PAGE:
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Wednesday, February 21, 2018

What My Dog Taught Me About Teaching

My friend Terri over at: https://engagetheirminds.com/ posted pics on Twitter of their new rescue and it made me a little nostalgic for my Ruby's rescue story. I don't think I've shared it here for a while.

I adopted Ruby when she was 3 months old. She had already been at the shelter for a month and she was kept isolated because she had respiratory infections that they first thought might be distemper. I played with her for little while and then immediately decided she would become part of our family.


 Many people talk about how rescue dogs are awesome (and they are!) because they are so grateful that you gave them a family. Ruby did not get that memo. She bit and scratched me the whole way home. Once at our house she paced around like a shark. If I sat on the floor to play with her and cuddle, she nipped at me. I grew up with boxers and we never had any kind of behavior like that before so I asked my vet for a trainer recommendation.

The trainers came out to our house, met her, observed her-asked questions-she doesn't ever cuddle in your lap?-- and proceeded to tell me that "she will never be the kind of dog you want her to be". I was so appalled at that response. First of all, I made a commitment, I wasn't taking her back. Secondly, if you don't believe she can learn, she's not going to learn. As a teacher I couldn't even imagine making that judgement about a student-oh, they're never going to be able to learn.

So on to trainer #2. He was very nice, called her "Little Alligator"because she liked to chew on his shoelaces. He was all about the alpha dog approach. Yeah, Ruby never got that memo either. She was just really stubborn.

Trainer #3 called himself a Dog Whisperer. He immediately pulled out a dog collar with teeth. I refused to use it with Ruby. He told me if I wasn't going to do the program correctly it wasn't going to work-I told him if he couldn't train her without hurting her, then this was not the right program for us.

Now Trainer #4 was a great match. She was very zen and knew from the start that Ruby was misunderstood. She was an agility trainer and right away Ruby showed a fearlessness for the tunnels and jumps that she said all dogs did not possess. She taught me techniques to use with her and we practiced and practiced. There was blood, sweat and tears put into that process.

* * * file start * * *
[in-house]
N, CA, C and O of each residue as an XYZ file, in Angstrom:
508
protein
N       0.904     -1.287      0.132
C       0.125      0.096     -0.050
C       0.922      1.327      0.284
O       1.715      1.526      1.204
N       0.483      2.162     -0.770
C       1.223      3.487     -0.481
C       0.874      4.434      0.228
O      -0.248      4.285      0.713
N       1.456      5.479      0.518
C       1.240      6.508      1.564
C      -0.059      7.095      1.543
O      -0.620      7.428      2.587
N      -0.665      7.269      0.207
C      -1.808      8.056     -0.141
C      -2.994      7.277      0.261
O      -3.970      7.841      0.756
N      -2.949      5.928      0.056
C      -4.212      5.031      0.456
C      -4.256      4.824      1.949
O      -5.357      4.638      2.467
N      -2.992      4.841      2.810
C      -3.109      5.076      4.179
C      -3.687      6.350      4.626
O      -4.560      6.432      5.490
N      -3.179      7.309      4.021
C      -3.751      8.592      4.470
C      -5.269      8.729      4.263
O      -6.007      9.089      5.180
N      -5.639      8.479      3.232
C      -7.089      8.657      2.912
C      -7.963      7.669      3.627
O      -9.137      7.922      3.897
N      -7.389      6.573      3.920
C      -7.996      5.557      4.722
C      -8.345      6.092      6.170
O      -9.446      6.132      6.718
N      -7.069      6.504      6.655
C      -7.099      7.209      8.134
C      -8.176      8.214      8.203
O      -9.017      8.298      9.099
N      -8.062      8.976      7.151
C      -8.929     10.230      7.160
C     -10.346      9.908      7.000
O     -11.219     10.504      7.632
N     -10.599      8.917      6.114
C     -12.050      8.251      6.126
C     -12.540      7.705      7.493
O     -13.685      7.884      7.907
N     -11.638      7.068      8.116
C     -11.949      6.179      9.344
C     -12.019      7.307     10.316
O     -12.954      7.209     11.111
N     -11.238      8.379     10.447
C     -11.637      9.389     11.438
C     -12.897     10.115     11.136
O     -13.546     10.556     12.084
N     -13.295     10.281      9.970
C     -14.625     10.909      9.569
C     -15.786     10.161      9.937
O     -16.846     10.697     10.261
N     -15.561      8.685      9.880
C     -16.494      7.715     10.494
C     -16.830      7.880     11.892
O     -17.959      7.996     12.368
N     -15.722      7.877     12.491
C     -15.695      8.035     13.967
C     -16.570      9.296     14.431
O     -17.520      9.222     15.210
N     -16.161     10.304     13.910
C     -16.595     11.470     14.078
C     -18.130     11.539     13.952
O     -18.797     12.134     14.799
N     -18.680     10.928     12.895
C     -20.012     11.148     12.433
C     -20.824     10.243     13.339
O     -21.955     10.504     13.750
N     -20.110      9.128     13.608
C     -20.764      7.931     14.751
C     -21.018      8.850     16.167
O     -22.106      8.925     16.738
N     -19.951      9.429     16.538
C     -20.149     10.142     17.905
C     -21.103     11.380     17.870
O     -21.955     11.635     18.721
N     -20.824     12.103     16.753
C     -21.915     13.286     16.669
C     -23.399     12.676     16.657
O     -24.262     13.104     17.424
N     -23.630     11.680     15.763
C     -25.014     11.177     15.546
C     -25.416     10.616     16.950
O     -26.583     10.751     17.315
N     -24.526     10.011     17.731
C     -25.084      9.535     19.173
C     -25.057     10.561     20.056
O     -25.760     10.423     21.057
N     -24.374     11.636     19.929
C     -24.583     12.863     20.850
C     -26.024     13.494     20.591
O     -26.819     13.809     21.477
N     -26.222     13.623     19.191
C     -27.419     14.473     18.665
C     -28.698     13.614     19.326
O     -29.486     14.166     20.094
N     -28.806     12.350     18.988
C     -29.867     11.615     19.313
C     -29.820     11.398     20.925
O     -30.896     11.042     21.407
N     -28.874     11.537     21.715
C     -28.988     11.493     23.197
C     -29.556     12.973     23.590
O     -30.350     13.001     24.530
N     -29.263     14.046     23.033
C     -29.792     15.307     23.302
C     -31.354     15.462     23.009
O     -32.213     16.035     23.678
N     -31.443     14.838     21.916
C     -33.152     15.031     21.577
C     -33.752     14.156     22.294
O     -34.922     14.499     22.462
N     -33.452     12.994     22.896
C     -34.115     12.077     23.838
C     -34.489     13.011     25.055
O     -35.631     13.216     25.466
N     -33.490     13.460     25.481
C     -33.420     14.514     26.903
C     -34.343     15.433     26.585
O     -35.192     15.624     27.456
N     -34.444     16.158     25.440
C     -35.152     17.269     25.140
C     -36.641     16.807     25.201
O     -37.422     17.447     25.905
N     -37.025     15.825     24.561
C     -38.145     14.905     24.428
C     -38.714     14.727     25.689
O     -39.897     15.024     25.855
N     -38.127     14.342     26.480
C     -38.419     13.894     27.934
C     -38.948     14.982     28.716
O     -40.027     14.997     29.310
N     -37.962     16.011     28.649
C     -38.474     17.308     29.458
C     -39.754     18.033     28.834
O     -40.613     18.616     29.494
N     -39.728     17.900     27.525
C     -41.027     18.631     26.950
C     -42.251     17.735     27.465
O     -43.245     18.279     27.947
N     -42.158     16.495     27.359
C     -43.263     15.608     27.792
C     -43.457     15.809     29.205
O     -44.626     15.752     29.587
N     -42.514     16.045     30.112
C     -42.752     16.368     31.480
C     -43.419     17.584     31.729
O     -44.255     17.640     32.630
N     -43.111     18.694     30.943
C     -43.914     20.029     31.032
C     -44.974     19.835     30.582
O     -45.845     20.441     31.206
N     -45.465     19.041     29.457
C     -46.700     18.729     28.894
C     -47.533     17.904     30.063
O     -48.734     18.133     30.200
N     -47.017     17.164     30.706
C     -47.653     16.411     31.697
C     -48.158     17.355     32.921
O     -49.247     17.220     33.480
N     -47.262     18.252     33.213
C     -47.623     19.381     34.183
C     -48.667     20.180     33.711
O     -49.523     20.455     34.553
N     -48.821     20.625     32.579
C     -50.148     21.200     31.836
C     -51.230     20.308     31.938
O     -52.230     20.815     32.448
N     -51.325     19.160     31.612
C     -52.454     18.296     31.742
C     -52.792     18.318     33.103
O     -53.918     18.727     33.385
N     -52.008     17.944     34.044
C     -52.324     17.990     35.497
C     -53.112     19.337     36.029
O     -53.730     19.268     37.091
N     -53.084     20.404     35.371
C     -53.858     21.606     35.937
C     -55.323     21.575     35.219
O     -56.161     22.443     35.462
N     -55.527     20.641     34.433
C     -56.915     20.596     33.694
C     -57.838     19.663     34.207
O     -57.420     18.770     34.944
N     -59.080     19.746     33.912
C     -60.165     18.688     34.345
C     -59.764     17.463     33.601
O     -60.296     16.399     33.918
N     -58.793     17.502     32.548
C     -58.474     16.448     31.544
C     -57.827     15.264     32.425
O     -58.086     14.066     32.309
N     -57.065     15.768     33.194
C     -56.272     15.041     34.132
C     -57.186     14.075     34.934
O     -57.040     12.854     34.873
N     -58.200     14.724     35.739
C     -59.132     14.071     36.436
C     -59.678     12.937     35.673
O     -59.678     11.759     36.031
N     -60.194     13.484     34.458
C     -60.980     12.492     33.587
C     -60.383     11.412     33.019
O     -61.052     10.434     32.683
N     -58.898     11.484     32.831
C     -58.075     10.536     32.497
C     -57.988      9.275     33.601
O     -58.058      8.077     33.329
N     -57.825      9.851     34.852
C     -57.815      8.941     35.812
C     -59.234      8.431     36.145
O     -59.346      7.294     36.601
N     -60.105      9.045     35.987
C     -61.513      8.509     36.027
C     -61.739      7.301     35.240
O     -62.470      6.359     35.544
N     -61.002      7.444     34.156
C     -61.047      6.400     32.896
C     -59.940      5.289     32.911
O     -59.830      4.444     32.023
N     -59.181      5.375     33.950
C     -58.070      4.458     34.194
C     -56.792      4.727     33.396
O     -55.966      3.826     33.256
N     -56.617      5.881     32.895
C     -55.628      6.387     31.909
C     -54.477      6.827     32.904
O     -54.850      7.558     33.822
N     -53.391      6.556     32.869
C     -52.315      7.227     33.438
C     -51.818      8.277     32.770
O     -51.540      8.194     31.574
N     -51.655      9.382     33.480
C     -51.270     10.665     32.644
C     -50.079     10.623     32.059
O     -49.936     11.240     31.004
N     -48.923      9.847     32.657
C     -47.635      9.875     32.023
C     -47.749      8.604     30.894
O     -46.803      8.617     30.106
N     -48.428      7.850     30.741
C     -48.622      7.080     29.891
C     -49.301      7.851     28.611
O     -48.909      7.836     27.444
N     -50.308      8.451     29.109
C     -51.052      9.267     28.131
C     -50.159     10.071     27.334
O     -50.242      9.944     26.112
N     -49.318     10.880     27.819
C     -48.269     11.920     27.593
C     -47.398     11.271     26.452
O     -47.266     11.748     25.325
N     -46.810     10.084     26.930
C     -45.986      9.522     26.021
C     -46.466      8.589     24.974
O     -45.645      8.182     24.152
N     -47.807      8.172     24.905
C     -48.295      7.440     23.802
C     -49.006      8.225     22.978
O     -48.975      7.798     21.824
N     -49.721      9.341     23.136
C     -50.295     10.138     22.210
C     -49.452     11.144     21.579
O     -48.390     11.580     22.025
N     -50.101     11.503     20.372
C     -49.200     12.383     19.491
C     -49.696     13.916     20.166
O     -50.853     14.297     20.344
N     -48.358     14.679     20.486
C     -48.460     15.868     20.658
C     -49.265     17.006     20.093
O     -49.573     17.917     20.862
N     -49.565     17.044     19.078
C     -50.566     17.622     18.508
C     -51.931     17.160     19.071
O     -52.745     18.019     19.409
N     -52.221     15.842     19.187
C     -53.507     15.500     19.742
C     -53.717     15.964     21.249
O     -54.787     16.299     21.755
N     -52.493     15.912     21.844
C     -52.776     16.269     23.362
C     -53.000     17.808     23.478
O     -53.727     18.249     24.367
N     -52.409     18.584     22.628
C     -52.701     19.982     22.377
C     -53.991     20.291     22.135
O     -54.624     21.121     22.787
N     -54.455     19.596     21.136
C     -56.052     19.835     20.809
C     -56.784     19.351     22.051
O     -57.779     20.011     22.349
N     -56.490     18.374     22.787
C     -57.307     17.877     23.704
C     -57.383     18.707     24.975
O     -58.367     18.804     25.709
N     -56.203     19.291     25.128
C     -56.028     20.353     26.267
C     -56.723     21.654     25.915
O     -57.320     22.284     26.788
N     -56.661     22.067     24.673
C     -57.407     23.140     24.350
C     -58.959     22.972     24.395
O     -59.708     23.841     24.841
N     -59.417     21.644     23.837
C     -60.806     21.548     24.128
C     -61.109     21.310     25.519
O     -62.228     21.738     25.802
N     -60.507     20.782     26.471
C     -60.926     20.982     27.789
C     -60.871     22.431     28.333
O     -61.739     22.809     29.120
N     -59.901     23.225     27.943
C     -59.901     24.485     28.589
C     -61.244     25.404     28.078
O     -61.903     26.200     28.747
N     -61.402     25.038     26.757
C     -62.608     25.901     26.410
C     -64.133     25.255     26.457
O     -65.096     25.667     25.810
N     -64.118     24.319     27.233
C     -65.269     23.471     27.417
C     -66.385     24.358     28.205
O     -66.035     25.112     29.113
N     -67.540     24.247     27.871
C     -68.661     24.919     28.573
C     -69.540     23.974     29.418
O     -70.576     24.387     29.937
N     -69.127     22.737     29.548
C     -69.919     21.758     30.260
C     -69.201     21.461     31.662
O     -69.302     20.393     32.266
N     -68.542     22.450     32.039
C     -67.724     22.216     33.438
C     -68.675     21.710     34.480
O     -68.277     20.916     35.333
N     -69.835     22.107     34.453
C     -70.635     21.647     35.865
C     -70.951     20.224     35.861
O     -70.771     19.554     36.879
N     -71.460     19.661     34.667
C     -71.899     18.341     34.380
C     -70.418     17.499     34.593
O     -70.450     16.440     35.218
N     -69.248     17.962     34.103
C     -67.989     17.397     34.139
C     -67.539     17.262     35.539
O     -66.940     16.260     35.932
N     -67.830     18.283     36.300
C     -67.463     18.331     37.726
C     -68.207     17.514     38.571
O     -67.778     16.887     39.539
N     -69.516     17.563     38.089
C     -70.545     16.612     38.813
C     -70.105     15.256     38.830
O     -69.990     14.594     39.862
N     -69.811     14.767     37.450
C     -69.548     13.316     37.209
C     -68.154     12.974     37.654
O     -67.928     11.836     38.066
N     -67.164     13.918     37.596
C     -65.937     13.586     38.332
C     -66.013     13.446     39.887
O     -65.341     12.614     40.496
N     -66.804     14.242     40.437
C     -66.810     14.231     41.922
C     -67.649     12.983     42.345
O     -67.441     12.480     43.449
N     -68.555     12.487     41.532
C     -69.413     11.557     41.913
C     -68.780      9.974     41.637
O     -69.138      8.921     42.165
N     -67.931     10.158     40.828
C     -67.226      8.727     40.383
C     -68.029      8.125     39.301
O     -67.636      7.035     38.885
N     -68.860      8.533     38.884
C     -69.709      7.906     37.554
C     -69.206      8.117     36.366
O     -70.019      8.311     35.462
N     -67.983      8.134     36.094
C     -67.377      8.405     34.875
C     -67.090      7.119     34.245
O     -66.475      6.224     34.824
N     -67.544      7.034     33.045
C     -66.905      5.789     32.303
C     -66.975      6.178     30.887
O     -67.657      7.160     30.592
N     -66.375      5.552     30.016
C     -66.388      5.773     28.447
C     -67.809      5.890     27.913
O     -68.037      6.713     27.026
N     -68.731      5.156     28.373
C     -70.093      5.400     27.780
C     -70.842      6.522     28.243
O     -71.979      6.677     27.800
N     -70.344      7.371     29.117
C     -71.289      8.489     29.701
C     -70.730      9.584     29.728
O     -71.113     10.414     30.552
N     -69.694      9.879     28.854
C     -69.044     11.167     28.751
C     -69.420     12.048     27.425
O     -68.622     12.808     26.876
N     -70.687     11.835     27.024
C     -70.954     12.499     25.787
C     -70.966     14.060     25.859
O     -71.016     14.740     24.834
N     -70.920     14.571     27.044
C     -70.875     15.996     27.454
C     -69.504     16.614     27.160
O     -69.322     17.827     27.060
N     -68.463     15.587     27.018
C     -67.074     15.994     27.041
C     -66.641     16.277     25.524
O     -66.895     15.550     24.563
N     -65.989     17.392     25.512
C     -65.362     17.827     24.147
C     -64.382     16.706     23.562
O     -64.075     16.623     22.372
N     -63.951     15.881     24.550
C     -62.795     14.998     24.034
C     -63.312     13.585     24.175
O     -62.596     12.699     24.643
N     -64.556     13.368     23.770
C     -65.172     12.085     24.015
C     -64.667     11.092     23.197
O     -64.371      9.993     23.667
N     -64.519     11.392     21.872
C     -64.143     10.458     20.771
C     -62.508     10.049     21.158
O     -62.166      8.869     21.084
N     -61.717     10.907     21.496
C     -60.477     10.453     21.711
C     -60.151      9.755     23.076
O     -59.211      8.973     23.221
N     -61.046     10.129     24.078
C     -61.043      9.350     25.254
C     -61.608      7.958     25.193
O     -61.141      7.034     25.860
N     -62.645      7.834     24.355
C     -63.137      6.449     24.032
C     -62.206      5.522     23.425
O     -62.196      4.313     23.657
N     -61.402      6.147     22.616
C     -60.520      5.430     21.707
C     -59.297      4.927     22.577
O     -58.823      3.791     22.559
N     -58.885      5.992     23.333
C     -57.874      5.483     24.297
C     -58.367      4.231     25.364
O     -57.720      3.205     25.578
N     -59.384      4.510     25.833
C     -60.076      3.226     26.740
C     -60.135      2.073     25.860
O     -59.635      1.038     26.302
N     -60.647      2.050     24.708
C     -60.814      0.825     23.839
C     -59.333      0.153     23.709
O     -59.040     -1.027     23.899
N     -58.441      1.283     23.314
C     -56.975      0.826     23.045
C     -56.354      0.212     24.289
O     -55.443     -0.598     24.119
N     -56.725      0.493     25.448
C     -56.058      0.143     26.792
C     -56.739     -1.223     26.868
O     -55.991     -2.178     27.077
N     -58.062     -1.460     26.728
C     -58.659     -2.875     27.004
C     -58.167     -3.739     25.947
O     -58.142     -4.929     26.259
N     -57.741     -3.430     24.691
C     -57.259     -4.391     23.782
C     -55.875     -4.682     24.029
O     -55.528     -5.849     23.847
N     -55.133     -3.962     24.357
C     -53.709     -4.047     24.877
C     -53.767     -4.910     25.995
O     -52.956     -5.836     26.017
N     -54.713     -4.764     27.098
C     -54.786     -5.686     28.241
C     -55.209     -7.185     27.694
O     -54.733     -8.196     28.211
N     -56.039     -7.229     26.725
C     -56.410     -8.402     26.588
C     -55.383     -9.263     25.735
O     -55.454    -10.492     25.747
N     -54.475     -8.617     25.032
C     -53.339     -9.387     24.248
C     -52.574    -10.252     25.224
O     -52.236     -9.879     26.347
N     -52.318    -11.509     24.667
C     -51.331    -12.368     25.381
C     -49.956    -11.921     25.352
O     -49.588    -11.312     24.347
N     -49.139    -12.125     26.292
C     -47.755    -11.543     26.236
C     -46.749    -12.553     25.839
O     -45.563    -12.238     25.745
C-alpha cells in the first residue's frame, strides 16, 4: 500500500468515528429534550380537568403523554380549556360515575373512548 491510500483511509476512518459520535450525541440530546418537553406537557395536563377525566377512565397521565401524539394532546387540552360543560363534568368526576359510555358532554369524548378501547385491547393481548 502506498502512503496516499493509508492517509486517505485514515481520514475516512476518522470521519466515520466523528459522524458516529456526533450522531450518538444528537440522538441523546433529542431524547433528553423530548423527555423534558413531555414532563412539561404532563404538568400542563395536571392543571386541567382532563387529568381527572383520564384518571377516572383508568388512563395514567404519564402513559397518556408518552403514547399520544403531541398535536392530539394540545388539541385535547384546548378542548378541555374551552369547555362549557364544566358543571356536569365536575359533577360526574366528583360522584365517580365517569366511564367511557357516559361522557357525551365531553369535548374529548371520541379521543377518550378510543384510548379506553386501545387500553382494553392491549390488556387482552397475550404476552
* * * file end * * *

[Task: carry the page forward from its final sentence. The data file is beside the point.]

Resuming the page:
Today she is such a great companion. She makes me laugh, protects me (from anyone even walking down our street). I look forward to coming home to take our walks and sit out in the front yard watching the world go by.








What does this have to do with teaching? First of all you have to believe a student will learn or they will not learn. I was in a training once where they asked "do you believe your students will grow up and go to college"-every teacher at my table said no. I do believe that. We start talking about college in Kindergarten for that very reason. Even if they are not getting the best start in life economically, I believe in that for them.

Secondly, all techniques do not work for all students. You have to try different things until you figure out how a student learns. We fill out inane paperwork every year for permanent folders-but nowhere is there a place for a teacher to say anything specific about what works for that student when it comes to how they learn. Most teachers have to figure that out for themselves, which can be frustrating.

Don't give up! Every child (and dog ) deserves a chance to be successful.

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2 comments :

  1. You inspired me to post about my dog as well (tomorrow's post)! I definitely learned a lot about teaching from him! Ruby seems so wonderful. She is lucky she had you to give her a chance!

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  2. Thanks Terri! You wrote a really beautiful tribute to your puppy. Here's to lives being enriched by stubborn dogs! :)

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